Fortunately the smallest amount of Reflectix you can buy is enough to insulate Hubble, so I need to re-do mine. Great tip! 


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#7 Richard O'Neill

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Posted 10 April 2021 - 11:19 PM

You could redo, or simply add another longer layer for increased insulation. Northern Kansas can get mighty cold in Winter. flowerred.gif



#8 wrnchhead

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Posted 11 April 2021 - 01:31 AM

You could redo, or simply add another longer layer for increased insulation. Northern Kansas can get mighty cold in Winter. flowerred.gif

The cold is definitely bad, but it was cloudy here from December 21st until maybe two weeks ago when I got a clear night. It's clear tonight but muddy everywhere and seeing terrible. 



#9 speedster

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Posted 11 April 2021 - 04:54 AM

There is a trick to get rid of the sag.  Velcro it together before you put it on the scope and velcro it so it's a tight fit - then wiggle it on the scope and it fits much tighter than velcro-ing it around the scope.


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#10 Richard O'Neill

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Posted 11 April 2021 - 02:31 PM

  BTW, adhesive aluminum duct tape is a perfect match for securing Reflectix insulation seams. Much cleaner looking than ordinary types.


Edited by Richard O'Neill, 11 April 2021 - 02:33 PM.


#11 D.T.

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Posted 11 April 2021 - 07:19 PM

 

"Is Astrozap Aluminum Dew Shield for Celestron 8" EdgeHD worth it?"

 

Not at that price! Have you considered making your own?  https://www.randombi.../dewshield.html

 

Here's a simpler one. http://www.hamiltona..._Dew_Shield.pdf

 

 I've covered my C-8 optical tube with Reflectix for better thermal stabilization and found that it works very well to quell internal tube currents. I have yet to encounter a problem with dew on the corrector, without the need of a heater. The Reflectix shield extends 12" beyond the end of the telescope to provide a very effective dew shield.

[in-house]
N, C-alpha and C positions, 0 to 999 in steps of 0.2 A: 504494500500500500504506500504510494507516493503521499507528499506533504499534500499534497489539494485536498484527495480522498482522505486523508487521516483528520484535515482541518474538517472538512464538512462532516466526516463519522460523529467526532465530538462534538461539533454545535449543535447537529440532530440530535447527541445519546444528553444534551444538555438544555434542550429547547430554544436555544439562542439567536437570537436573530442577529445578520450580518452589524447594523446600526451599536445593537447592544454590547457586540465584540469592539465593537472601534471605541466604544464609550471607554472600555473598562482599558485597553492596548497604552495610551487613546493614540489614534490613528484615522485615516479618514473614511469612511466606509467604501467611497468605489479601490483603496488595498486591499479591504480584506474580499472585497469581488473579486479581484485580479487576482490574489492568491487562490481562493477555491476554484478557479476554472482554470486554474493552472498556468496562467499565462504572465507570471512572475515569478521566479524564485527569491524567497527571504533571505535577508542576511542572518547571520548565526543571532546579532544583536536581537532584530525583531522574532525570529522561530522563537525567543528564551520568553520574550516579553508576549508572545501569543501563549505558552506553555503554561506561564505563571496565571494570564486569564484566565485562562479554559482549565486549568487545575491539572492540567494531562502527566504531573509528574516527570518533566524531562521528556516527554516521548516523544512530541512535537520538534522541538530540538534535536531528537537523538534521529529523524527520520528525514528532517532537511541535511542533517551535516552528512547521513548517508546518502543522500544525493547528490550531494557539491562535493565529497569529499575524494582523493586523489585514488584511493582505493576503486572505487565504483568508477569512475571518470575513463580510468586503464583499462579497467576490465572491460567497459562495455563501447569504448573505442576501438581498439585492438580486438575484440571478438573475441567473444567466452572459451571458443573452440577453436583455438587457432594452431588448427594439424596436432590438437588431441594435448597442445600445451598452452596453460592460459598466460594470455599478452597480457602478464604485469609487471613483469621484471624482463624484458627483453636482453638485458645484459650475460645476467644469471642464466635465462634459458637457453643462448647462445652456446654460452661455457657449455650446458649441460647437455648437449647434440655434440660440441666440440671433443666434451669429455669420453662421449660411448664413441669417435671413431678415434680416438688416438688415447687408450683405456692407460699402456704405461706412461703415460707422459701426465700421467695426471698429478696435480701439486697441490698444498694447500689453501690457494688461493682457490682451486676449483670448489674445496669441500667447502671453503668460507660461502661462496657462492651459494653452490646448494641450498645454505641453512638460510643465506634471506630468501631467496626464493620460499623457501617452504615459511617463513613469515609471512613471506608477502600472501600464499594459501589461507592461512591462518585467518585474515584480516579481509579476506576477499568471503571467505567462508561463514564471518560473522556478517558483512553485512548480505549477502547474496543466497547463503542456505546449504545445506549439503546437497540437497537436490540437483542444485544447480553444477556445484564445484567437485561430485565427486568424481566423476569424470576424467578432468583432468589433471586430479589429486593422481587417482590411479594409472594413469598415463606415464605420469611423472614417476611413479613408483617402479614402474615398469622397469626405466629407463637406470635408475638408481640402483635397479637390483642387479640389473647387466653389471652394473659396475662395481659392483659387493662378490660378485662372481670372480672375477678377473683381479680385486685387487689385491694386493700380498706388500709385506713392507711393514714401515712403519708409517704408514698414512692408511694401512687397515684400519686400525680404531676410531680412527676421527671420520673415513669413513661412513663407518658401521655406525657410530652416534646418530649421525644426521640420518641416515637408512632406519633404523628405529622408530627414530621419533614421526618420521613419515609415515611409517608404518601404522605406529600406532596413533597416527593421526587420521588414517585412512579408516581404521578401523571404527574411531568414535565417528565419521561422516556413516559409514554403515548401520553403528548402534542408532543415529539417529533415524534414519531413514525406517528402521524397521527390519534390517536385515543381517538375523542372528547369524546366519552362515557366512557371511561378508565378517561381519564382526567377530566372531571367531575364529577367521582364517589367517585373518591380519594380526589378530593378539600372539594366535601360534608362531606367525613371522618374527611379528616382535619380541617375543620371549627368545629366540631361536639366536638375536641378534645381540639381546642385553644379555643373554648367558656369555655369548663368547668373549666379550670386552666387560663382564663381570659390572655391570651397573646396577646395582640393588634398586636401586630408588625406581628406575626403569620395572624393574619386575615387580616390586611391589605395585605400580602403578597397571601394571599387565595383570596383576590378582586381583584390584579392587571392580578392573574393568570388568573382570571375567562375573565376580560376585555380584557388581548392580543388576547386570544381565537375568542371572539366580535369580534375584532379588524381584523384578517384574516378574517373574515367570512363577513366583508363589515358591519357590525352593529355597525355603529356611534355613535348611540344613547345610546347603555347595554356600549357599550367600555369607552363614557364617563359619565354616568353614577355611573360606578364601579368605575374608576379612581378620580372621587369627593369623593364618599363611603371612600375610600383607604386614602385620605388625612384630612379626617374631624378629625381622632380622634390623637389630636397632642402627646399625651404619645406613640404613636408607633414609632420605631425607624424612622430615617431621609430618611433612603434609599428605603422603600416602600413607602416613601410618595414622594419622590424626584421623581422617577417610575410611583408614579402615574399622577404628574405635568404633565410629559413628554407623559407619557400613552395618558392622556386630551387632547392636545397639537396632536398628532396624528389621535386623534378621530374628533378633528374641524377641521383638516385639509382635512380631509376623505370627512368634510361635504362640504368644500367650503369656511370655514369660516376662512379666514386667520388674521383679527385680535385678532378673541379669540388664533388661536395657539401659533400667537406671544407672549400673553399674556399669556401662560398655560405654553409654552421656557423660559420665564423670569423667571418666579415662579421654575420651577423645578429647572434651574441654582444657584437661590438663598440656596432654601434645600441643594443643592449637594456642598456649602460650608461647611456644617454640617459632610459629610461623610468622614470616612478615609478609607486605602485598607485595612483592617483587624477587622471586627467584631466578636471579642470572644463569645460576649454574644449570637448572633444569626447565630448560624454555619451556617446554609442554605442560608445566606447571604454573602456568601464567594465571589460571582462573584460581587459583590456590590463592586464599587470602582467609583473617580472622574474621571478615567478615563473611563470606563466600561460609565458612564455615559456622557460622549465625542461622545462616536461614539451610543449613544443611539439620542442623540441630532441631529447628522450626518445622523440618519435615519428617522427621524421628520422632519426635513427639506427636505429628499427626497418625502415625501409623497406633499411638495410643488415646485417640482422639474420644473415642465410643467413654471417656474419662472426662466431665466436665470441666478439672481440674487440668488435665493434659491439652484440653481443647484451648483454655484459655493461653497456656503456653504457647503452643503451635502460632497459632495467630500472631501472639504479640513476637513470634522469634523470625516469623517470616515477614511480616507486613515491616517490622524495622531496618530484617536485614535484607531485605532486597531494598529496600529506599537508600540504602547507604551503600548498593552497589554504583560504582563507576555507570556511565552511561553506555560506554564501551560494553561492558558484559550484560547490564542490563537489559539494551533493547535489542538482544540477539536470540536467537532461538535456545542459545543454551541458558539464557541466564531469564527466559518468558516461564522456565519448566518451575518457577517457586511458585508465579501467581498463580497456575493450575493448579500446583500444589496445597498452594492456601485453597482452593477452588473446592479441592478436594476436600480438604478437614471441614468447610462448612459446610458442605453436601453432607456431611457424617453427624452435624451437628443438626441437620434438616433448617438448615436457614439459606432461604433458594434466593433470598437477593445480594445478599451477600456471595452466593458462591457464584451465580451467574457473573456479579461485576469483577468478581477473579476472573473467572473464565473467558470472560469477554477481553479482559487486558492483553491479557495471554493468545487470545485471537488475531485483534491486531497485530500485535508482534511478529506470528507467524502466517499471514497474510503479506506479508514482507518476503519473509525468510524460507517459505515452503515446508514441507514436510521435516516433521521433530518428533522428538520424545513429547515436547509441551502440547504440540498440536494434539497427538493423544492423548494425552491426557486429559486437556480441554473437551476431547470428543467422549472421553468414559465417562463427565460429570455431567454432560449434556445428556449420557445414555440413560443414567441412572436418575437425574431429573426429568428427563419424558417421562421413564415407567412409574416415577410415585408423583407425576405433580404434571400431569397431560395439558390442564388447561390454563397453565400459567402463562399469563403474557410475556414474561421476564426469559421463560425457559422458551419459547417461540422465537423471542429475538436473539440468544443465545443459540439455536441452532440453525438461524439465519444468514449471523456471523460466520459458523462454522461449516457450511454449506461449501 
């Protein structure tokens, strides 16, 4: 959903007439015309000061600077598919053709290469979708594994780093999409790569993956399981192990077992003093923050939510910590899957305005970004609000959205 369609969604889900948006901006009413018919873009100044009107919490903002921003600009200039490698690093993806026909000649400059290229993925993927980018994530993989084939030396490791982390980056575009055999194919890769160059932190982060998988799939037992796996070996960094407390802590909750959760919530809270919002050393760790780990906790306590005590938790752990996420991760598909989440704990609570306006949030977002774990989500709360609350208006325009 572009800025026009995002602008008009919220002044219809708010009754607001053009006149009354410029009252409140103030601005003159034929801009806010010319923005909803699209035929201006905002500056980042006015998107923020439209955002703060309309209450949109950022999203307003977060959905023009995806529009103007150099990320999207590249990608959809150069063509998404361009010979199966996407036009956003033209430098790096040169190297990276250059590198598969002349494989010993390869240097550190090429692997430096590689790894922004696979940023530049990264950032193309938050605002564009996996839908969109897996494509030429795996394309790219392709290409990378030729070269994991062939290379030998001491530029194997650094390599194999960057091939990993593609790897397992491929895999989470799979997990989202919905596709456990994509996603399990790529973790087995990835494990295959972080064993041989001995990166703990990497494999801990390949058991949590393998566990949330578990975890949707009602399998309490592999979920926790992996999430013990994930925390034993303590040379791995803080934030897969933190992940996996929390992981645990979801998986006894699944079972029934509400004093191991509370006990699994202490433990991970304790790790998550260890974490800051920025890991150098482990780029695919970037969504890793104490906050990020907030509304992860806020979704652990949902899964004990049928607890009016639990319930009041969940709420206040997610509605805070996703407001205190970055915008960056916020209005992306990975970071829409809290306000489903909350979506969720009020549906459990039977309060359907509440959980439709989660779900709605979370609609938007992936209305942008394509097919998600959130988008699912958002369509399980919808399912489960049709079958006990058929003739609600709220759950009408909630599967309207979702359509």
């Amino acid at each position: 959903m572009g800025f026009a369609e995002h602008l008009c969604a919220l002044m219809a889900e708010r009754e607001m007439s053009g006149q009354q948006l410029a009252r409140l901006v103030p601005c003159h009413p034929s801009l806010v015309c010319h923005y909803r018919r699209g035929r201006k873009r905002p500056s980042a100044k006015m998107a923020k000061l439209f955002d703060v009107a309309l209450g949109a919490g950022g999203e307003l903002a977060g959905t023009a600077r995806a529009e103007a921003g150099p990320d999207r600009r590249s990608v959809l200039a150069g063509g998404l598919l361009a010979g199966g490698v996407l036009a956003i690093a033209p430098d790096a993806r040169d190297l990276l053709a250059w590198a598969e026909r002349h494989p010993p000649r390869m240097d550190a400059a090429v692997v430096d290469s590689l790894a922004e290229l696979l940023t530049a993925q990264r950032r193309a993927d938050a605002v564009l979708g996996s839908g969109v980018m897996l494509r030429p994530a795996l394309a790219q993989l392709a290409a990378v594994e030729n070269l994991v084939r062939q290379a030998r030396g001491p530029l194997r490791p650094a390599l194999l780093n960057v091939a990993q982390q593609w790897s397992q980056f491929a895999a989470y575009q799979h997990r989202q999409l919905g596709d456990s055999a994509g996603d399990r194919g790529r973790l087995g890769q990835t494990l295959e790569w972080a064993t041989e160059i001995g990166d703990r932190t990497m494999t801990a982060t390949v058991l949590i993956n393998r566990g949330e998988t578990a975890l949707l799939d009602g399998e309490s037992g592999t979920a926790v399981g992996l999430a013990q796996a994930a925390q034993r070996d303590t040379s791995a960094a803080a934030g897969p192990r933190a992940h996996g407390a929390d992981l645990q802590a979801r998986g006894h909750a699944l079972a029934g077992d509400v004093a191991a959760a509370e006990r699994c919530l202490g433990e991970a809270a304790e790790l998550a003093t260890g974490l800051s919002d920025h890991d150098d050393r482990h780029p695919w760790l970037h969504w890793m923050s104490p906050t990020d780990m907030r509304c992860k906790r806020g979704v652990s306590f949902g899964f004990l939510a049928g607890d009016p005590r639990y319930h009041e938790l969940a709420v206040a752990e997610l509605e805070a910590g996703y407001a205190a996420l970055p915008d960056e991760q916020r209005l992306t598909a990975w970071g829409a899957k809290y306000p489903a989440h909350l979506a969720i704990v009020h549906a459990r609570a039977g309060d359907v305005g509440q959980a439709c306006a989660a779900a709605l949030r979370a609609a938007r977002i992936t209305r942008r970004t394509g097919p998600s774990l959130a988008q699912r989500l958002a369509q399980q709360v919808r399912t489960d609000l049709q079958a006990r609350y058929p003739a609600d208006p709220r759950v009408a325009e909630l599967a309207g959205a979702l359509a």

Added 24" Reflectix Daylight Shield for Questar. Very useful when observing Venus when it's near the sun.
Also have a 14" shield for nighttime use.
 
 
 

 

 

Make my own?  I have done that kind of thing in the past.  My typical experience is, building my own drags on forever, and costs me more that if I had just bought the expensive off the shelf item.  These days, the only way I will try building my own is if what I need just isn't available anywhere.

 

I think I can see why Astrozap doesn't add heating elements to the aluminum tube.  Maybe the heat would be conducted on the tube and then radiate outward.

 

I fail to see why wrapping reflectix around the tube would help with dew protection?  Would it not keep the optics from achieving temperature equilibrium?  I thought that was bad thing to do?



#12 whizbang

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Posted 11 April 2021 - 07:43 PM

First off, forget the swanky aluminum dew shield.  That baby will draw dew to your corrector like flies to do-do.

 

The flexiheat is a top of the line dew shield.  Mine never sagged.  Do you have the velcro tight enough?

 

Lastly, I am just north of you in Seattle.  Conditions here are darn damp.  Just after the first of the year, I finally caved in and wrapped my SCT OTA's and dew shields in Reflectix.  I haven't had to run a dew heat strip ever since.  And, I can go to higher power immediately out the door.   You should give it a go.  Cheap.  $17 at a big box home improvement store.


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#13 Richard O'Neill

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Posted 11 April 2021 - 08:32 PM

"I fail to see why wrapping reflectix around the tube would help with dew protection? Would it not keep the optics from achieving temperature equilibrium? I thought that was bad thing to do?

 

 Not at all, provided the rate of temperature change can be significantly reduced to an acceptable level. An insulated dew shield effectively limits the objective corrector's angular field of view to the sky which reduces the rate of heat loss. Adding tube insulation greatly reduces or eliminates tube currents. Many people on this forum have written about it. You might find the threads in this link interesting as well as educational. Good luck. flowerred.gif

 

https://www.cloudyni...h&fromMainBar=1


Edited by Richard O'Neill, 11 April 2021 - 09:53 PM.

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#14 D.T.

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Posted 12 April 2021 - 12:15 AM

So, the Reflectix works because it is an insulator?  What is the point of the reflecting surface on the outside?  It would seem you could wrap the SCT with many different kinds of insulating material that don't have to have a reflecting surface?



#15 Richard O'Neill

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Posted 12 April 2021 - 11:04 AM

D.T., I don't have the time to rewrite a college/ graduate level paper on the physics of thermal radiation shields or the emissivity of materials such as aluminum, but perhaps these links will aid your understanding of the 'why' of things. flowerred.gif

 

https://ntrs.nasa.go...19680008577.pdf

 

https://www.norbord....ics-of-Foil.pdf


Edited by Richard O'Neill, 13 April 2021 - 09:44 AM.